McDonald, Rev. Alex.
Douglas, Seaforth, Province of Ontario, was born on Nov. 9th, 1832, in the
citadel, Quebec. His parents were John and Isabella (Douglas) McDonald,
and they died before our subject attained his eighth year. His father had
been a bandmaster in the 79th Highland regiment, and was present at the
battles of Corunna and Waterloo. The regiment was ordered home, and
bandmaster McDonald remained in Canada. In 1837, he joined the Queen's Own
Rifles, under Col. Kigsmill, to aid in the suppression of McKenzie's
rebellion. For his service in the army he received a pension of two
shillings a day, and a grant of land, consisting of 200 acres, in the
township of Clarke, County of Durham. Shortly after the rebellion was
over, this worthy man died. Our subject had a brother seven years older
than himself, and he died many years ago. After his father's death, A.D.
McDonald went in the country and lived with a farmer, where he worked for
his board till he was eighteen years of age. He then commenced his
studies, in the face of almost every difficulty. He attended a school at
Toronto, known as the Toronto Academy, under the charge of the late
Professor Gale, Knox College. For some years after he had commenced his
studies, he worked on the farm during the winter. He taught school on the
fourth concession of Blenheim, during the summers of 1853 and 1854; and
during the summer of 1855 he was employed as a missionary, and preached at
Westport and Newburgh. In 1856 and 1857 he was a missionary at Collingwood
and Bradford. After graduating from Knox College in the spring of 1858, he
was employed as an assistant of the late Dr. Bayne, of Knox church, Galt.
During the summer he was licensed by the Hamilton presbytery, and in
October of that year he went to preach at Clinton, Huron county. In April,
1859, he was ordained minister of Willis Church, Clinton, and remained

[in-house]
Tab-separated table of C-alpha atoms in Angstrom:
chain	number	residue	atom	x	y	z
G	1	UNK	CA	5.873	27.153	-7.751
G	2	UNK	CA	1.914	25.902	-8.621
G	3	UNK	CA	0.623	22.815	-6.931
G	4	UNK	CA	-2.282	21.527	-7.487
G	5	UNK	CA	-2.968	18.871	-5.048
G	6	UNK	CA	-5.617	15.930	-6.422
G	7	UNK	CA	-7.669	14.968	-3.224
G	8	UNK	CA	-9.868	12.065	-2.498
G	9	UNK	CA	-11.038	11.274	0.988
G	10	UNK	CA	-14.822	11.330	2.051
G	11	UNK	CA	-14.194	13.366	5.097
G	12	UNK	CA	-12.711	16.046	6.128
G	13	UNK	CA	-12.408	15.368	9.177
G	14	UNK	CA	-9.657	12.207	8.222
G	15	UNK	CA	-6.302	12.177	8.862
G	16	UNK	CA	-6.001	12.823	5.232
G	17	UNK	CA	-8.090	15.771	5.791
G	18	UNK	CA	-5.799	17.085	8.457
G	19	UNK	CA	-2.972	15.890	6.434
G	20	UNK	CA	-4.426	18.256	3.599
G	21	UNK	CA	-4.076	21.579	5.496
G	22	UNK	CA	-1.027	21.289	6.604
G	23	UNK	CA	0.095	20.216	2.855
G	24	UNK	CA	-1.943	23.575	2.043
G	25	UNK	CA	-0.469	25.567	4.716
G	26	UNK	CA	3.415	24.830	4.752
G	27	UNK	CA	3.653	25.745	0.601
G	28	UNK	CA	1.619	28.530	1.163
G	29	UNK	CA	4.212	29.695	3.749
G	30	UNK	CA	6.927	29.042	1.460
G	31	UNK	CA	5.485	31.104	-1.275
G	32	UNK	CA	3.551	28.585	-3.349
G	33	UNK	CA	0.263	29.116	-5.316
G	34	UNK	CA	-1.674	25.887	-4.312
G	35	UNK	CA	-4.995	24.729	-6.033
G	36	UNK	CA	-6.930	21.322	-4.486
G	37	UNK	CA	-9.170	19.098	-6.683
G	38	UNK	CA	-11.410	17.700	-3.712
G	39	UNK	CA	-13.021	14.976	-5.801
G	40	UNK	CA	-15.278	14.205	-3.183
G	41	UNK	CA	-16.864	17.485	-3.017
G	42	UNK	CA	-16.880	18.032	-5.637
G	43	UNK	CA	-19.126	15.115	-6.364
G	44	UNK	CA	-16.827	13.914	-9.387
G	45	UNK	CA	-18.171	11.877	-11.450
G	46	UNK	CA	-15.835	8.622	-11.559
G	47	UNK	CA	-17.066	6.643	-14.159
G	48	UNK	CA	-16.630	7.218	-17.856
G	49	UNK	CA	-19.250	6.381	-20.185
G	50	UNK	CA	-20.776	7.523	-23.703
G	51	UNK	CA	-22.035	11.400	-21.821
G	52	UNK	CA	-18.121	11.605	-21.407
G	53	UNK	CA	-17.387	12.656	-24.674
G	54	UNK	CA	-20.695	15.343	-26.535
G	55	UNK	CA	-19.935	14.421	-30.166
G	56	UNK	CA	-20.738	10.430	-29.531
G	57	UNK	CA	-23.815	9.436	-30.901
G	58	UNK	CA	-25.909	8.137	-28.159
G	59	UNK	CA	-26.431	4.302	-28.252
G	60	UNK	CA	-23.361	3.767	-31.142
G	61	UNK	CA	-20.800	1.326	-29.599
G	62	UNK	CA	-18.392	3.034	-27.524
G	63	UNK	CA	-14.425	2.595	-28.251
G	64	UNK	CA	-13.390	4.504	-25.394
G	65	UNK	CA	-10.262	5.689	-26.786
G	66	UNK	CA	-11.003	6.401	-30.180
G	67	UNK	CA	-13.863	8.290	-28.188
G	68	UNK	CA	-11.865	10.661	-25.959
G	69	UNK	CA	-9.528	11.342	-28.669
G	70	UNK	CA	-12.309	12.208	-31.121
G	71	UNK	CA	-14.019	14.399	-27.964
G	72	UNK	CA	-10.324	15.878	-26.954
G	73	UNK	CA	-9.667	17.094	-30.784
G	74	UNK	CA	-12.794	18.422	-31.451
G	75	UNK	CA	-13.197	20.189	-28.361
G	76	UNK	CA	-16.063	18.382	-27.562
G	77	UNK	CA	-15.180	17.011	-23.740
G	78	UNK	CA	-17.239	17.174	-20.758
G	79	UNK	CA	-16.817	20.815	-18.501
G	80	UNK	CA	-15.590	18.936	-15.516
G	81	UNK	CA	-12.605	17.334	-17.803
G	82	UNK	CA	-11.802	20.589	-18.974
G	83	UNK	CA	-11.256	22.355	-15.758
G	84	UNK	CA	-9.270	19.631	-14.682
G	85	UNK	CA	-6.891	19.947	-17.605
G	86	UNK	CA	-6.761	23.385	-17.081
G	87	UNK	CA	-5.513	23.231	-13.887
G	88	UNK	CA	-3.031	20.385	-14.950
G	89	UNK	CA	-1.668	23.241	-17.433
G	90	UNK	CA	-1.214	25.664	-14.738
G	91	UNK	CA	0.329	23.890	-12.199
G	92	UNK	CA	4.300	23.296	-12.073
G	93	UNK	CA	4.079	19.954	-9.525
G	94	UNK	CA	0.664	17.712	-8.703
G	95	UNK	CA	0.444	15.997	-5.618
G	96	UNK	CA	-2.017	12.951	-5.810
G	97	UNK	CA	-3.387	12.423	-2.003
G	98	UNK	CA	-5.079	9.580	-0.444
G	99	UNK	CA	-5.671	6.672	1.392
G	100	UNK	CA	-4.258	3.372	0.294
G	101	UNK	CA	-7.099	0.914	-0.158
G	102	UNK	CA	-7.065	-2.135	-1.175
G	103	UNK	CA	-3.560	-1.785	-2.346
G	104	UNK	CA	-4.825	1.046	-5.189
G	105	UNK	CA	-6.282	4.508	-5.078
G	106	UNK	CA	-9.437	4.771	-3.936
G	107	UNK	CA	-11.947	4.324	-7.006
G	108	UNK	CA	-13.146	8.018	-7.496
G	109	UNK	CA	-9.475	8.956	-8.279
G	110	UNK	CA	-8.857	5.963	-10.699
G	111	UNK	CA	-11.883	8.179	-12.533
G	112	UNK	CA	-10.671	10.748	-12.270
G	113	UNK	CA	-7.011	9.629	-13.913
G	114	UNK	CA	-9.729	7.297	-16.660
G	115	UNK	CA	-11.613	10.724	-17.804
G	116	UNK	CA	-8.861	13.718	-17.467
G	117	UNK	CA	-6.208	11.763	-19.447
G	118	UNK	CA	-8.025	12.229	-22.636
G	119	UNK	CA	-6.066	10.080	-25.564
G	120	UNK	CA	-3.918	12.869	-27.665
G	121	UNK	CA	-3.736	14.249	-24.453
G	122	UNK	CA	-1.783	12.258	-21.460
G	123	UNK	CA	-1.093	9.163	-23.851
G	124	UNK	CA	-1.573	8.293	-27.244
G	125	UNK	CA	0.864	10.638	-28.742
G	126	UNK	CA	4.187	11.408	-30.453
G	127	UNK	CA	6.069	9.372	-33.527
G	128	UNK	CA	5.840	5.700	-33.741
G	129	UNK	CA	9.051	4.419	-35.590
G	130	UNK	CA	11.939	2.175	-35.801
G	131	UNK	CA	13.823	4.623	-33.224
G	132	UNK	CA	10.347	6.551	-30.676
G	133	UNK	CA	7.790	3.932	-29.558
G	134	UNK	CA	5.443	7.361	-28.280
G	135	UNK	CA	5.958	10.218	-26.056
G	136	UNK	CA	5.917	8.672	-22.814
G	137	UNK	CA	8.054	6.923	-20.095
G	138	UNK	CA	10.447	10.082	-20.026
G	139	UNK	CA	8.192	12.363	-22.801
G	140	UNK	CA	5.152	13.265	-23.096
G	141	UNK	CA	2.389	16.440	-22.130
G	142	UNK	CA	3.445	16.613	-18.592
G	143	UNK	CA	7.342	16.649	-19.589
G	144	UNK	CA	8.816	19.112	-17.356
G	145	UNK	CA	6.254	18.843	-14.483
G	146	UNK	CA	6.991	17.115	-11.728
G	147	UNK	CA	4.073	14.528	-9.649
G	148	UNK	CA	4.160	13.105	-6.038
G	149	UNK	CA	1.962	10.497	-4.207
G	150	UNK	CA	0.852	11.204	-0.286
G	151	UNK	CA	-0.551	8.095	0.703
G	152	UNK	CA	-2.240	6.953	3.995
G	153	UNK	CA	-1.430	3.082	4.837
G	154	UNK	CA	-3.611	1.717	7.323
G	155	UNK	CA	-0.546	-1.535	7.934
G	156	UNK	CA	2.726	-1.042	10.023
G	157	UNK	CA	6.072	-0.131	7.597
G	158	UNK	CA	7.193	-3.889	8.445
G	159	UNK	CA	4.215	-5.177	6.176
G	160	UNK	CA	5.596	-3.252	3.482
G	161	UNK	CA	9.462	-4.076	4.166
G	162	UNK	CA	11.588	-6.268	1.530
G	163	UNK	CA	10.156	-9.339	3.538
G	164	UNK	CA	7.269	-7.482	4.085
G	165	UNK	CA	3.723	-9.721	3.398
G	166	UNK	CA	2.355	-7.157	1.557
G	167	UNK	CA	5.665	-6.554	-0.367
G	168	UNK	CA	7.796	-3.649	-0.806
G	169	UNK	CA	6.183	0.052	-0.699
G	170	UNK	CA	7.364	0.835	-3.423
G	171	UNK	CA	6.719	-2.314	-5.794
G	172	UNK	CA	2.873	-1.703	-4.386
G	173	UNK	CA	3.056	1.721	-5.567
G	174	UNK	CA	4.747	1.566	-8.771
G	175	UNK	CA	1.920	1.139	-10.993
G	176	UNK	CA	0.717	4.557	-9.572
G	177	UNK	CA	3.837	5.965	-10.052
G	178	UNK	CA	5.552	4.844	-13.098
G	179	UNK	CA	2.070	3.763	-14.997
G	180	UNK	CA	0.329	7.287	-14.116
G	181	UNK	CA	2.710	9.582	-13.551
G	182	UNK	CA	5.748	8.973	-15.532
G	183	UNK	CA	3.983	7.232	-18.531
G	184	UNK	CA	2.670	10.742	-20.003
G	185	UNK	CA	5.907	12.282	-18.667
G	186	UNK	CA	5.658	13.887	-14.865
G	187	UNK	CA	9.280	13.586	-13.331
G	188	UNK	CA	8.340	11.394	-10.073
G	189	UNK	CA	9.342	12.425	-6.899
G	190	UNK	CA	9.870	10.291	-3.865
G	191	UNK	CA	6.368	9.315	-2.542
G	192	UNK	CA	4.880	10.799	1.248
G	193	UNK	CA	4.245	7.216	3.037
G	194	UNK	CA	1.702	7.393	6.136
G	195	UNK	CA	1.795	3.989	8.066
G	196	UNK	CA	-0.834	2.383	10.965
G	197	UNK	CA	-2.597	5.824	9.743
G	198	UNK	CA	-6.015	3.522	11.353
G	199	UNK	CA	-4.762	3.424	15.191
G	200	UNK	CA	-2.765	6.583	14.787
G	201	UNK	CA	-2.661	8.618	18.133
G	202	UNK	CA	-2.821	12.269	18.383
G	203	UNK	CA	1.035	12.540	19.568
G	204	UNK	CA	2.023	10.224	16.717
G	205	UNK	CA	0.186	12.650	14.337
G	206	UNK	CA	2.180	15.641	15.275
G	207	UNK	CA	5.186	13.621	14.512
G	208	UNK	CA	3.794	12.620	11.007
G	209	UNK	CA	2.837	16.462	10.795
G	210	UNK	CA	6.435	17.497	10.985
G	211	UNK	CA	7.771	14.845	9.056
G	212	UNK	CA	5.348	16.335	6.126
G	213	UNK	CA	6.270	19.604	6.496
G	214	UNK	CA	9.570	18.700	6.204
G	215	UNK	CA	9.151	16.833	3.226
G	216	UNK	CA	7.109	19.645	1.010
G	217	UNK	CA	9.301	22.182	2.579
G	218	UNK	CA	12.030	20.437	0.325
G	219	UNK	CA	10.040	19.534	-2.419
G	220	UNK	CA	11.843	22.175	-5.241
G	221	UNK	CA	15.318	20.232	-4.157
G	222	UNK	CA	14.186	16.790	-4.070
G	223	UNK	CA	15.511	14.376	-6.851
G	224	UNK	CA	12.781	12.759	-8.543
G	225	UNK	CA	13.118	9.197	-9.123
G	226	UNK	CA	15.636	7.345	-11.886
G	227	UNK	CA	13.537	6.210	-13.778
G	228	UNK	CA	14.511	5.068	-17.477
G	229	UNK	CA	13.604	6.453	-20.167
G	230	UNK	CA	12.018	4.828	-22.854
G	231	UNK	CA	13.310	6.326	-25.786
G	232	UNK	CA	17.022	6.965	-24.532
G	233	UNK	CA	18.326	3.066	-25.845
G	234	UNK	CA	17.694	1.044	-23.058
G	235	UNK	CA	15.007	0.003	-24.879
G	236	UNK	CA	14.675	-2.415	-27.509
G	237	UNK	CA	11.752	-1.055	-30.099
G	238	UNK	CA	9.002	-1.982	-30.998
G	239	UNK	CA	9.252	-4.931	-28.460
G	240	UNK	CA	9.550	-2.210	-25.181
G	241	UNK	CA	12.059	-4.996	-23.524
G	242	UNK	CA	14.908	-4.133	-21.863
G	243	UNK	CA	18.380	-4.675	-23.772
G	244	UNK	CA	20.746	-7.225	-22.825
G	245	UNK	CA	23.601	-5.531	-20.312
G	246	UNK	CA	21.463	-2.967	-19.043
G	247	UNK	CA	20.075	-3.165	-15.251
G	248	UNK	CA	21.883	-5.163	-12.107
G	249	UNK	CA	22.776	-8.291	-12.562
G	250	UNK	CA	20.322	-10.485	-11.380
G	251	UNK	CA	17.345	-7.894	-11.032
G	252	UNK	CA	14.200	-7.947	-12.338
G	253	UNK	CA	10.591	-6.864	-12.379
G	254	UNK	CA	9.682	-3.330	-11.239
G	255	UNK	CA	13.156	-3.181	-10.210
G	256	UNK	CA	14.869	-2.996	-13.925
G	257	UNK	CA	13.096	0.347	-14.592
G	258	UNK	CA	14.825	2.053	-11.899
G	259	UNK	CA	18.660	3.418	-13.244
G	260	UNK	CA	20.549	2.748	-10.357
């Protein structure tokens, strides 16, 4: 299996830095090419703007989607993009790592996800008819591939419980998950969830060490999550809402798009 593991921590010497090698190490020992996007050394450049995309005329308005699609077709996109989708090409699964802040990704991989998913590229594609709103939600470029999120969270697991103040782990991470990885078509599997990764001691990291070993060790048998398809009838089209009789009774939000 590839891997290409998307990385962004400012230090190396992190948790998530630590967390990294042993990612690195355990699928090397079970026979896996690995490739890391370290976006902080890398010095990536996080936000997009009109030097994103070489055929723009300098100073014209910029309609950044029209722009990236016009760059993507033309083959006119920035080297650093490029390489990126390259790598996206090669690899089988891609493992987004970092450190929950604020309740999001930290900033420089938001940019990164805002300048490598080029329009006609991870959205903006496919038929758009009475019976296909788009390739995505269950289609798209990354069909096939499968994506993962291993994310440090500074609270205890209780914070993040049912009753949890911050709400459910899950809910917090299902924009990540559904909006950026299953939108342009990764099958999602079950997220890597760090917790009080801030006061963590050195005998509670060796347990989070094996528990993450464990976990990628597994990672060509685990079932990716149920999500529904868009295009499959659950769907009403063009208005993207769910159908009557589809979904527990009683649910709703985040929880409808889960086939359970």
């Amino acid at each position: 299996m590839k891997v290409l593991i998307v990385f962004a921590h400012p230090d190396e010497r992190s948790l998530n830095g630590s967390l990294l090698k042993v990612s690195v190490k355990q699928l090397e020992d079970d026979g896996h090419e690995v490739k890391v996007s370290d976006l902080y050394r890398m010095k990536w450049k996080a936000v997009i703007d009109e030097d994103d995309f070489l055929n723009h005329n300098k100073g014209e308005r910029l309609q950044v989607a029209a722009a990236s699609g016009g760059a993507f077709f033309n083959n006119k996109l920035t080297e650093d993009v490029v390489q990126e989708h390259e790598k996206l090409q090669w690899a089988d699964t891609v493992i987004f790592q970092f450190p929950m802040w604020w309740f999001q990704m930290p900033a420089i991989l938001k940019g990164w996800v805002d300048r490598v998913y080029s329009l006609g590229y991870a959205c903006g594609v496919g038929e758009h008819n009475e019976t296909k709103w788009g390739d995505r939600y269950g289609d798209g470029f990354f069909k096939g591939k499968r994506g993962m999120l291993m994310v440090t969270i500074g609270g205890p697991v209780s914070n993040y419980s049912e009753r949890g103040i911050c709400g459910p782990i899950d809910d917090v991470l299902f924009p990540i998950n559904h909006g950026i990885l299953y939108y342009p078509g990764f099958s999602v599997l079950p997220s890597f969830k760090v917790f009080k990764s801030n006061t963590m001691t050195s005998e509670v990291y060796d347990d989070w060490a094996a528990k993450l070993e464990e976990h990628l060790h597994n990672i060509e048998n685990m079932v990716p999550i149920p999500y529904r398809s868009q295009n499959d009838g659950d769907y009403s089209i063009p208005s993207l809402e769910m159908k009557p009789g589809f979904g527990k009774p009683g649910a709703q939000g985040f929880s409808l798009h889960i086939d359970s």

there until April, 1869. During eight years of that time he was clerk of
the Huron presbytery, and superintendent of common schools in the village
of Clinton and township of Tuckersmith. In August, 1869, the Rev. Mr.
McDonald was settled as pastor of Knox church, Elora, and acted for some
years as chairman of the High School Board there. In April, 1879, he was
called to, and was inducted as pastor of, the First Presbyterian church,
Seaforth, and in this position he remains still. During the year 1883 he
filled the position of moderator of the Synod of Hamilton and London; and
he has acted at Seaforth for two years as chairman of the High School
Board. In 1880 his congregation sent him on a trip to Great Britain, and
while there he visited the best known cities of England, Ireland and
Scotland. In 1882 he travelled through Manitoba and the North-West, going
as far as Moose Jaw. He has been all his life a Presbyterian. Mr. McDonald
was married at Paris on the 23rd of June, 1859, to Agnes Cavan, third
daughter of James Cavan, Paris. The fruit of the marriage is ten children,
four of whom are dead. The eldest son is employed as book-keeper in the
wholesale establishment of Turner, MacKeand & Co., Winnipeg. His second
son is book-keeper with John Mather, merchant, Winnipeg, and three other
boys, and the youngest, a girl, are still at home. The life of Rev. Mr.
McDonald clearly shows what can be done through perseverance under adverse
circumstances, and is a good example that might be followed with advantage
by many of the young men now studying for the ministry.